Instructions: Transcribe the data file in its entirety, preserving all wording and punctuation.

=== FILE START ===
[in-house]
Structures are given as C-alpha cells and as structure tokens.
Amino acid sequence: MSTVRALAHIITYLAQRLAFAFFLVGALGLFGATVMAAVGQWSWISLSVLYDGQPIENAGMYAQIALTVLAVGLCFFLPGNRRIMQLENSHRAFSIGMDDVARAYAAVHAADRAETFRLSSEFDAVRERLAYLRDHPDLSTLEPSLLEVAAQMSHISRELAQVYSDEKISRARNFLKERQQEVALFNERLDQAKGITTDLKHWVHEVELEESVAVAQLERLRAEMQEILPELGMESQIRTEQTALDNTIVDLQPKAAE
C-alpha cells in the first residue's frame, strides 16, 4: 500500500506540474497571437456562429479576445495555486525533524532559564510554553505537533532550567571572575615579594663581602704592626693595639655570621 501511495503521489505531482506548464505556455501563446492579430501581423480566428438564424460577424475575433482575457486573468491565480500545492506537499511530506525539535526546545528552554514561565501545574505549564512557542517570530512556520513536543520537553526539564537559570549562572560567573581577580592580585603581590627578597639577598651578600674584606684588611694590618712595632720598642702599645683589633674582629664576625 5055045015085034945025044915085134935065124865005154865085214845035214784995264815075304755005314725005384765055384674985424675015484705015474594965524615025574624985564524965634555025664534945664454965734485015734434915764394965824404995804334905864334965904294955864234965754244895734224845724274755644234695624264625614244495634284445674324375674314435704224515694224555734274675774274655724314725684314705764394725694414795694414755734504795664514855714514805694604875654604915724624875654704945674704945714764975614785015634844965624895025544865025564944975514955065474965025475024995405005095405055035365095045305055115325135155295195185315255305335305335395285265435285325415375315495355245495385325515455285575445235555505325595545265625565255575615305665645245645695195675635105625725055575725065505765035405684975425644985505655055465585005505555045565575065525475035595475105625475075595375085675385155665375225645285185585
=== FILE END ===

[in-house]
Structures are given as C-alpha cells and as structure tokens.
Amino acid sequence: MSTVRALAHIITYLAQRLAFAFFLVGALGLFGATVMAAVGQWSWISLSVLYDGQPIENAGMYAQIALTVLAVGLCFFLPGNRRIMQLENSHRAFSIGMDDVARAYAAVHAADRAETFRLSSEFDAVRERLAYLRDHPDLSTLEPSLLEVAAQMSHISRELAQVYSDEKISRARNFLKERQQEVALFNERLDQAKGITTDLKHWVHEVELEESVAVAQLERLRAEMQEILPELGMESQIRTEQTALDNTIVDLQPKAAE
C-alpha cells in the first residue's frame, strides 16, 4: 500500500506540474497571437456562429479576445495555486525533524532559564510554553505537533532550567571572575615579594663581602704592626693595639655570621 501511495503521489505531482506548464505556455501563446492579430501581423480566428438564424460577424475575433482575457486573468491565480500545492506537499511530506525539535526546545528552554514561565501545574505549564512557542517570530512556520513536543520537553526539564537559570549562572560567573581577580592580585603581590627578597639577598651578600674584606684588611694590618712595632720598642702599645683589633674582629664576625 5055045015085034945025044915085134935065124865005154865085214845035214784995264815075304755005314725005384765055384674985424675015484705015474594965524615025574624985564524965634555025664534945664454965734485015734434915764394965824404995804334905864334965904294955864234965754244895734224845724274755644234695624264625614244495634284445674324375674314435704224515694224555734274675774274655724314725684314705764394725694414795694414755734504795664514855714514805694604875654604915724624875654704945674704945714764975614785015634844965624895025544865025564944975514955065474965025475024995405005095405055035365095045305055115325135155295195185315255305335305335395285265435285325415375315495355245495385325515455285575445235555505325595545265625565255575615305665645245645695195675635105625725055575725065505765035405684975425644985505655055465585005505555045565575065525475035595475105625475075595375085675385155665375225645285185585